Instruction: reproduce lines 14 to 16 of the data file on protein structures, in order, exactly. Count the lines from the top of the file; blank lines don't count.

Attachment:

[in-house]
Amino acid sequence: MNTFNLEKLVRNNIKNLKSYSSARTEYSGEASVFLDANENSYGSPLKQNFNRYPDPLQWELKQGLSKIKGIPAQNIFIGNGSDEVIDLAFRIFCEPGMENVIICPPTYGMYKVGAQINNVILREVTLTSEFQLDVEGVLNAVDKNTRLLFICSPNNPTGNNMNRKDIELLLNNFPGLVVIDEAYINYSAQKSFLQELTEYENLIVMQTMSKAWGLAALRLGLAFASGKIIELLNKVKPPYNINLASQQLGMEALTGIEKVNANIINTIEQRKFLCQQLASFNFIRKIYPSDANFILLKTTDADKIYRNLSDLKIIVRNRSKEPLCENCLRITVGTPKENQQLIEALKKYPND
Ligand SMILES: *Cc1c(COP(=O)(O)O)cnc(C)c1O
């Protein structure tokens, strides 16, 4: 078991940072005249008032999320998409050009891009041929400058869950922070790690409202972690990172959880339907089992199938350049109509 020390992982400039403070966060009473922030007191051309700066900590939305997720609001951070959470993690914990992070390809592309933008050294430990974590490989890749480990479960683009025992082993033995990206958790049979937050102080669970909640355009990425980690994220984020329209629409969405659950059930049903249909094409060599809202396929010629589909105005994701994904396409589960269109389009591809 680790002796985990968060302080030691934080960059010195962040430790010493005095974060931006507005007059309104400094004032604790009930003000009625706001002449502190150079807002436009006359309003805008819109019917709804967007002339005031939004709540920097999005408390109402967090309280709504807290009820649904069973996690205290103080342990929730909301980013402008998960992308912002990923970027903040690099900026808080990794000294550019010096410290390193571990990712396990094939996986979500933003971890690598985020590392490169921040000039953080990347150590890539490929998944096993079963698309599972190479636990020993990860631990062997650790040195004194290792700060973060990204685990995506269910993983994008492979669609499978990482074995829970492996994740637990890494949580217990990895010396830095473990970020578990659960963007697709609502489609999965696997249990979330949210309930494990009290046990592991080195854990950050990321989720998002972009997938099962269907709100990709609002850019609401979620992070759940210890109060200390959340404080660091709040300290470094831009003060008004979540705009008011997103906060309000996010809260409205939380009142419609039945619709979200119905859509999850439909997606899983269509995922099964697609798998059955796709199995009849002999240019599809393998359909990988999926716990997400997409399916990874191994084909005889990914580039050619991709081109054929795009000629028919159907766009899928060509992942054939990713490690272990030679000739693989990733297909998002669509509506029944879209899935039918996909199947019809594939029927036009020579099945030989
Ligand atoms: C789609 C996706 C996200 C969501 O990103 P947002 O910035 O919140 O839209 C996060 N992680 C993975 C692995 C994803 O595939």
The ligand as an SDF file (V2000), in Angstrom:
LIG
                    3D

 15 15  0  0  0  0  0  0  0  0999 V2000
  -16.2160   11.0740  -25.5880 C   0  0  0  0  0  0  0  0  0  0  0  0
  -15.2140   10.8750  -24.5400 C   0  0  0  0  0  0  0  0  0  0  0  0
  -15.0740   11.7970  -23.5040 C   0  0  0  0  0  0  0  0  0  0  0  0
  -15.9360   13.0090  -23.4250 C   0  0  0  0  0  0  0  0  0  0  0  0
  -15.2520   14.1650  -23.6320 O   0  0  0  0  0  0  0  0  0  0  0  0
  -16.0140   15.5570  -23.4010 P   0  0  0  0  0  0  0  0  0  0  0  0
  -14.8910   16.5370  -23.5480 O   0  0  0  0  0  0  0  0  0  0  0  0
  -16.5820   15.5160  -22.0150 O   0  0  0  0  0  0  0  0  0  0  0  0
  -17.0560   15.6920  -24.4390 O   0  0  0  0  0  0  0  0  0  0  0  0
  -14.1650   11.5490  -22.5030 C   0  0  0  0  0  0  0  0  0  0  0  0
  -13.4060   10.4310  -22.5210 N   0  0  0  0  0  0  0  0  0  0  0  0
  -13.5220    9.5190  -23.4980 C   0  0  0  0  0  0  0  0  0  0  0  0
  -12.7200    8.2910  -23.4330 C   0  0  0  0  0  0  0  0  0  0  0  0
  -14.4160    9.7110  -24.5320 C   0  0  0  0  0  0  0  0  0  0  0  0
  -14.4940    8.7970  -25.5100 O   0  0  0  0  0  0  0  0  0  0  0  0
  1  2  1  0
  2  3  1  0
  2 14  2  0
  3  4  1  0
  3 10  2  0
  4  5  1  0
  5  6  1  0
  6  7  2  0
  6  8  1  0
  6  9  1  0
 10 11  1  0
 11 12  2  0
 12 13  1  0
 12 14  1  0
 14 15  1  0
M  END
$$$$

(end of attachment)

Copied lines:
  -15.2520   14.1650  -23.6320 O   0  0  0  0  0  0  0  0  0  0  0  0
  -16.0140   15.5570  -23.4010 P   0  0  0  0  0  0  0  0  0  0  0  0
  -14.8910   16.5370  -23.5480 O   0  0  0  0  0  0  0  0  0  0  0  0